• Metrics: Measuring the percentage of Usabilla customers that feels satisfied and secure after using the new authentication experience.

The Usabilla example of the HEART framework clearly shows the underlying method of taking a fuzzy goal and breaking it down into something which can be measured more objectively.

Main learning point: The HEART framework is a useful tool when it comes to understanding and tracking the customer impact of your product. As with everything that you’re trying to measure, make sure you’re clear about what you’re looking to learn and how to best interpret the data. However, the fact that the HEART framework looks at aspects at ‘happiness’ and ‘engagement’ makes it a useful tool in my book!

Related links for further learning:

  1. https://www.interaction-design.org/literature/article/google-s-heart-framework-for-measuring-ux
  2. https://www.dtelepathy.com/ux-metrics/
  3. http://www.rodden.org/kerry
  4. https://medium.com/uxinthe6ix/how-we-used-the-heart-framework-to-set-the-right-ux-goals-4454df39db94
  5. https://library.gv.com/how-to-choose-the-right-ux-metrics-for-your-product-5f46359ab5be
  6. https://www.appcues.com/blog/google-improves-user-experience-with-heart-framework
  7. https://clevertap.com/blog/google-heart-framework/
  8. https://medium.com/@dhruvghulati/google-s-heart-framework-a-critical-evaluation-a6694421dae
  9. https://gofishdigital.com/heart-framwork-plan-track-measure-goals-site/
  10. https://www.youtube.com/watch?v=vyZzbsL_fsg
  11. http://www.jjg.net/elements/
  12. https://usabilitygeek.com/combining-heart-framework-with-goals-signals-metrics-process-ux-metrics/

My product management toolkit (28): testing price sensitivity

Normally when I talk to other product managers about product pricing, I get slightly frightened looks in return. “Does that mean I need to set the price!?” or “am I now responsible for the commercial side of things too!?” are just some of the questions I’ve had thrown at me in the past.

“No” is the answer. I strongly believe that as product managers we run the risk of being all things to all people — see my previous post about “Product Janitors” — and I therefore believe that product people shouldn’t set prices. However, I do believe it’s critical for product people to think about pricing right from the beginning:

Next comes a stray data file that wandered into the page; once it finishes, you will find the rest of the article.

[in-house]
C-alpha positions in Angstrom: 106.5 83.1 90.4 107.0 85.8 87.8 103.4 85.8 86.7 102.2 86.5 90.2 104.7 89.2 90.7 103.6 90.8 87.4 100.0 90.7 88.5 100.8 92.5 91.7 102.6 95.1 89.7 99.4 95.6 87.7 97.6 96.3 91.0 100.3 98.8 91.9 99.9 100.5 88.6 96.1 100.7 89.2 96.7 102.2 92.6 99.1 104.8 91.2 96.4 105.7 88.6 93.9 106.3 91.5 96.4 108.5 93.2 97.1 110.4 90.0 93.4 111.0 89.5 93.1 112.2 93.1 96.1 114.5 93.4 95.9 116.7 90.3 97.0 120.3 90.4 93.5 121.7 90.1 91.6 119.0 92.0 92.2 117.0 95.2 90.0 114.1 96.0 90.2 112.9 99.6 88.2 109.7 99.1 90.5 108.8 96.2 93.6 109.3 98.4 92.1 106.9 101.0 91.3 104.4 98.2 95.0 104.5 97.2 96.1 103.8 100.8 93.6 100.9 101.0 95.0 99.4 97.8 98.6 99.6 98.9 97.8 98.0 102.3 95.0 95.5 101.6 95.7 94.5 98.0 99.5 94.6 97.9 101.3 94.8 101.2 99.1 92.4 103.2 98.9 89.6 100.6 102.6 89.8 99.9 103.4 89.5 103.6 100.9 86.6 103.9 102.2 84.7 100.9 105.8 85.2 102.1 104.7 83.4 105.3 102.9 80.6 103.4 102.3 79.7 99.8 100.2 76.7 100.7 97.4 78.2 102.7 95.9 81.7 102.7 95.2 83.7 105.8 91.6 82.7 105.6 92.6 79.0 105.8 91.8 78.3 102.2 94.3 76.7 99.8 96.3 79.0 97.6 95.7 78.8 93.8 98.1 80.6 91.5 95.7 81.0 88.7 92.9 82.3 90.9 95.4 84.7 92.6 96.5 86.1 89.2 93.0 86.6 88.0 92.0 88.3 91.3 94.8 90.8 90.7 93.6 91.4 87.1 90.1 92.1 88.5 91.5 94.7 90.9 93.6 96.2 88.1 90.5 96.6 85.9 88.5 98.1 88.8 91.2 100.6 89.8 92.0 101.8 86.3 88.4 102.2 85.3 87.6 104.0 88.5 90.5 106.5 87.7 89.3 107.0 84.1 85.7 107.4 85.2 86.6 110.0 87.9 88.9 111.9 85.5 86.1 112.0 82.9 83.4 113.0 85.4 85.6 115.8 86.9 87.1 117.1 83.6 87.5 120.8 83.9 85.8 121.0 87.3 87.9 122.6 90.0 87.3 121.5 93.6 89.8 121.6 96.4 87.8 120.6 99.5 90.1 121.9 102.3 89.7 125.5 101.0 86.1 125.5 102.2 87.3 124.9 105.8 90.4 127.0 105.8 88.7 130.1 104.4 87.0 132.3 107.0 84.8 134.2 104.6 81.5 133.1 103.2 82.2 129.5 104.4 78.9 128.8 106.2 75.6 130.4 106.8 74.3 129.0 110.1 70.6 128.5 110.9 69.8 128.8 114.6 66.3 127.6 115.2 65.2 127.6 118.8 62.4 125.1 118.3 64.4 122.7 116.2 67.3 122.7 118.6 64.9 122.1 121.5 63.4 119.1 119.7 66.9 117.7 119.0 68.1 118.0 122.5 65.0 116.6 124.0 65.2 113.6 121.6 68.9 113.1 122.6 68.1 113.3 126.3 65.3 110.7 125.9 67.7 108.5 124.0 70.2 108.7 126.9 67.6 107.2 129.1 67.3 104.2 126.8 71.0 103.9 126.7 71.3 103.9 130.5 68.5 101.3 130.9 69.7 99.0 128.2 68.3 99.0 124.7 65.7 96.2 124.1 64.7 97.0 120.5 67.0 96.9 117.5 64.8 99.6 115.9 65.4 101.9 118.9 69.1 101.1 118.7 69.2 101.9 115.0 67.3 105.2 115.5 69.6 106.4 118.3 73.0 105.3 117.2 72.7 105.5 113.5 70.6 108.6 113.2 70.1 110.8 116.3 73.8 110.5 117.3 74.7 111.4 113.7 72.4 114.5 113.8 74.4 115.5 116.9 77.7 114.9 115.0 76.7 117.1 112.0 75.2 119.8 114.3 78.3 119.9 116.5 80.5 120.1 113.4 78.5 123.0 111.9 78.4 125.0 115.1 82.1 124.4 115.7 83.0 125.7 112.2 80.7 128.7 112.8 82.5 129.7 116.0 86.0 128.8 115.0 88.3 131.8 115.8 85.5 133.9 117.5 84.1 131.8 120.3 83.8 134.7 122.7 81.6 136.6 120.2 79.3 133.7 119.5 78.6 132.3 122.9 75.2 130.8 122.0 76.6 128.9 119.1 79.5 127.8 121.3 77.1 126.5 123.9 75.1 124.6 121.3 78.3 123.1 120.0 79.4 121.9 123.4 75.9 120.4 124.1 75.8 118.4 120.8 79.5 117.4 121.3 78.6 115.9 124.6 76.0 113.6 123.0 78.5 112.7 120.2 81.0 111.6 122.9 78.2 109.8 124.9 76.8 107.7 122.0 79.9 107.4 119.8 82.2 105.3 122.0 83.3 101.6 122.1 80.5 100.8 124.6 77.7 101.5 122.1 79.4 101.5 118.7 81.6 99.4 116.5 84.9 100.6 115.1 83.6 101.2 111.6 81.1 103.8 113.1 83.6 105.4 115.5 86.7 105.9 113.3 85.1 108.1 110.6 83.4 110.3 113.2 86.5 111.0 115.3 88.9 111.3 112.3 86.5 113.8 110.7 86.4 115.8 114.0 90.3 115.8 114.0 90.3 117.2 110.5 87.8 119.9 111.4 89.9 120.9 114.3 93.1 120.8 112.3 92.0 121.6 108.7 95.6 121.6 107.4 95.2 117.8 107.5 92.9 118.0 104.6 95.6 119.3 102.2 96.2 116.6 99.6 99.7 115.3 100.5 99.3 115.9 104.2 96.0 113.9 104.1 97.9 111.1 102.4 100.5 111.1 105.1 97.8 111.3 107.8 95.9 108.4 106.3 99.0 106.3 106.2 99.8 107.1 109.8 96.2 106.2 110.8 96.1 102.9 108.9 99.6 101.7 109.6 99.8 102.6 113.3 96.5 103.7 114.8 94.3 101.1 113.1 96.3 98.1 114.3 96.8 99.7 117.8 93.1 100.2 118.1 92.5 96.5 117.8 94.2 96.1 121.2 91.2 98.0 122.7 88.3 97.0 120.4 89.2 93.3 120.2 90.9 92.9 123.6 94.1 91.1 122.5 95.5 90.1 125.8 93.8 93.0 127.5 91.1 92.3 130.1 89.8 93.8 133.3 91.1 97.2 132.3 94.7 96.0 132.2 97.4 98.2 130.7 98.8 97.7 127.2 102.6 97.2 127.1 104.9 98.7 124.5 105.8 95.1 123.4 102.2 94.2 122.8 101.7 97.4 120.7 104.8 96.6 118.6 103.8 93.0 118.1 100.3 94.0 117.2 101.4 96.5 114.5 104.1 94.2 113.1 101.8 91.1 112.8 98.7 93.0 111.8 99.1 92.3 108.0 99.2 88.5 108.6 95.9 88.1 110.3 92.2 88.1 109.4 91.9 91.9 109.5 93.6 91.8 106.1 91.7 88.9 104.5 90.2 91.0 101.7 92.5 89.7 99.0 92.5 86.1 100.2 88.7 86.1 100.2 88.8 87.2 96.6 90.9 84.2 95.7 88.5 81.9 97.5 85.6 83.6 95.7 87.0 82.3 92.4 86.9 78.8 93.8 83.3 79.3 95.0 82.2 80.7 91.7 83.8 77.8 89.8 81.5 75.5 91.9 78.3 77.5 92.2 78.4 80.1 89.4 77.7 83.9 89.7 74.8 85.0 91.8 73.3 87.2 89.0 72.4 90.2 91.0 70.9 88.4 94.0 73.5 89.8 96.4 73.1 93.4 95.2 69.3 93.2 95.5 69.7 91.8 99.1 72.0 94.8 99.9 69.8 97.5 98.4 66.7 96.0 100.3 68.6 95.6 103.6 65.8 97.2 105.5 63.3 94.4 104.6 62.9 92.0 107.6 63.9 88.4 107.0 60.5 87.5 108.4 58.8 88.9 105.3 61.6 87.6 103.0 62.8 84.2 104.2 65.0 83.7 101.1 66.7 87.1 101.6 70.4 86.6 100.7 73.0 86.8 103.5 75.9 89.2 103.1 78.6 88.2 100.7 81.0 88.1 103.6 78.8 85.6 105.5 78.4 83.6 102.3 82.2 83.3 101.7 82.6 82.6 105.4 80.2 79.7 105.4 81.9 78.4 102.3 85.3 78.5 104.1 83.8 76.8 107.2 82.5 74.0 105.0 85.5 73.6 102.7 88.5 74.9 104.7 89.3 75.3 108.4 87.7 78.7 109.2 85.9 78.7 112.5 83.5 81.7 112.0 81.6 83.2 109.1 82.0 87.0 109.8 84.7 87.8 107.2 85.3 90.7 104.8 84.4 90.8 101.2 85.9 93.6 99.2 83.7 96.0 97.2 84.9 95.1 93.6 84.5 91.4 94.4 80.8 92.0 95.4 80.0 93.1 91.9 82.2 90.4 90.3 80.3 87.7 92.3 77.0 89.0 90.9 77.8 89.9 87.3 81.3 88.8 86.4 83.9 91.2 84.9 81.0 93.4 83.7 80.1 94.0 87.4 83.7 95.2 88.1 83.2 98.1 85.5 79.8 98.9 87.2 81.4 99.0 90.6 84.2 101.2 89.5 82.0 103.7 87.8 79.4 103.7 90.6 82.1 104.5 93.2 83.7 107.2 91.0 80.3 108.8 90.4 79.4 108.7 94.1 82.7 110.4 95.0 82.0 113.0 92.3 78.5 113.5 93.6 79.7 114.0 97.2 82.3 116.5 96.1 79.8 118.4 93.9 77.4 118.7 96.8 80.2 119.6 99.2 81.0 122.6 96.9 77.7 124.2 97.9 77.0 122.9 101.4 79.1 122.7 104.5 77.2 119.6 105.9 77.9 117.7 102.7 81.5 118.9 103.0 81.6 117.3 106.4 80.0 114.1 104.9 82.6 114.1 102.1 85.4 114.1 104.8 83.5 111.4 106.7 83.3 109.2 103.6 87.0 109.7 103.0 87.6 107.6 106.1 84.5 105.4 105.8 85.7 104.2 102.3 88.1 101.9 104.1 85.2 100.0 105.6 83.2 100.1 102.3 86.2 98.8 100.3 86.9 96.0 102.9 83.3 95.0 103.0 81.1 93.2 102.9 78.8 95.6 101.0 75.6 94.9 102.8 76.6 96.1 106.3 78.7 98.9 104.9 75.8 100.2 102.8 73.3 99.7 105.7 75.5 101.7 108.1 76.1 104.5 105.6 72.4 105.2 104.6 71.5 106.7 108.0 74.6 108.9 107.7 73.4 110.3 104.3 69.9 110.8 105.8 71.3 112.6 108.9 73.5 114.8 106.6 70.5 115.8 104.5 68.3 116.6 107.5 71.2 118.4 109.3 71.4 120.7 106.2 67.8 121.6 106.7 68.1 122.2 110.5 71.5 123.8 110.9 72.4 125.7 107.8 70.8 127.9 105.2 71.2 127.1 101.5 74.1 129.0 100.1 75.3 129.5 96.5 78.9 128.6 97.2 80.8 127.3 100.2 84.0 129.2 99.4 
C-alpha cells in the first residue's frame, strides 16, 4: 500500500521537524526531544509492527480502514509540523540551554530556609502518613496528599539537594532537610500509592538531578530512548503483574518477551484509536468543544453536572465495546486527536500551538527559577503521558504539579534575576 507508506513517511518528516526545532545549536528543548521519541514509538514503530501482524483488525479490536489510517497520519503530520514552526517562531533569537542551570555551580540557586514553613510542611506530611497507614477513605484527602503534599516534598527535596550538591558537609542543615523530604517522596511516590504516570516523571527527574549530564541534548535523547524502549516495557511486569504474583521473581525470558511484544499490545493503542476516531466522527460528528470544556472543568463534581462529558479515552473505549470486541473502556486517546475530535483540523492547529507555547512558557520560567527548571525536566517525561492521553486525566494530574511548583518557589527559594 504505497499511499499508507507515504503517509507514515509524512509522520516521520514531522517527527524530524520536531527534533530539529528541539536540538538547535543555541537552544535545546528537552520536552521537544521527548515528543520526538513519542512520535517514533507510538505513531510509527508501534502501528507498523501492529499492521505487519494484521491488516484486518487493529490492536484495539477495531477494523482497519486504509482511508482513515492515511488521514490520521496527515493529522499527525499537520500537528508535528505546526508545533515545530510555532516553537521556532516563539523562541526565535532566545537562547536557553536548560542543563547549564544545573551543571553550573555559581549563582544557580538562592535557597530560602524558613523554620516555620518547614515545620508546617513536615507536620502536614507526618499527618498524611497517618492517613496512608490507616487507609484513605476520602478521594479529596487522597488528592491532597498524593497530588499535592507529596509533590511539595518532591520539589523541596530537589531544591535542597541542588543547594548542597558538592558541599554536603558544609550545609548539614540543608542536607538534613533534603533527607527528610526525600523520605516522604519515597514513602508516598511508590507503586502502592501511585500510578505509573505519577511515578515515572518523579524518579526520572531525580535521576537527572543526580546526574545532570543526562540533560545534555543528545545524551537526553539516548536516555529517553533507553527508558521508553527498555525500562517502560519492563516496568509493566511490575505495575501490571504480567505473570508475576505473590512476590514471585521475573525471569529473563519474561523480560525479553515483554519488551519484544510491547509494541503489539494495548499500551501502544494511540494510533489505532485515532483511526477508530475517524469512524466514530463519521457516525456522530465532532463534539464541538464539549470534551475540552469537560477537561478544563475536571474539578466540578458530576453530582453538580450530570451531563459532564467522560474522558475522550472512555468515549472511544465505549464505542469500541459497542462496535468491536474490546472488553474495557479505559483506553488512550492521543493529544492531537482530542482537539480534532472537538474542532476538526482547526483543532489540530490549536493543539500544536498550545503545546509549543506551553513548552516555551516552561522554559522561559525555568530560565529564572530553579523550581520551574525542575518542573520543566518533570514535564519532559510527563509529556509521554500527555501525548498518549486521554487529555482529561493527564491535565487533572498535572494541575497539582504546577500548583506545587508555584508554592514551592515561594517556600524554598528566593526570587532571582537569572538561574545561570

• Do people want the product?
  • Why do they want it?
  • How much are they willing pay for it?

Answers to these questions will not only affect what product is built and how it’s built, but also how it will be launched and positioned within the market. I’ve made the mistake before of not getting involved in pricing at all or too late. As a result, I felt that I was playing catchup to fully understand the product’s value proposition and customers’ appetite for it.

Fortunately, there are two tools I’ve come across which I’ve found very helpful in terms of my comprehending the value a product is looking to achieve — both from a business and customer perspective: the Van Westendorp Pricing Sensitivity Meter and the Conjoint Analysis respectively.

The Van Westendorp Pricing Sensitivity Meter has helped me to learn about the kinds of pricing-relating customers to ask (target) customers:

  • At what price would you consider the product to be so expensive that you would not consider buying it? (Too expensive)
  • At what price would you consider the product to be priced so low that you would feel the quality couldn’t be very good? (Too cheap)
  • At what price would you consider the product starting to get expensive, so that it is not out of the question, but you would have to give some thought to buying it? (Expensive/High Side)
  • At what price would you consider the product to be a bargain — a great buy for the money? (Cheap/Good Value)

The aforementioned Van Westendorp questions are a good example of a so-called “direct pricing technique”, where the pricing research is underpinned by the assumption that people have a basic understanding of what a product is worth. In essence, this line of questioning comes down to asking “how much would you pay for this (product or service)?” Whilst this isn’t necessarily the best question to ask in a customer interview, it’s a nice and direct way to learn about how customers feel about pricing.

Example customer responses to the Van Westdorp questions — Taken from: http://www.5circles.com/van-westendorp-pricing-the-price-sensitivity-meter/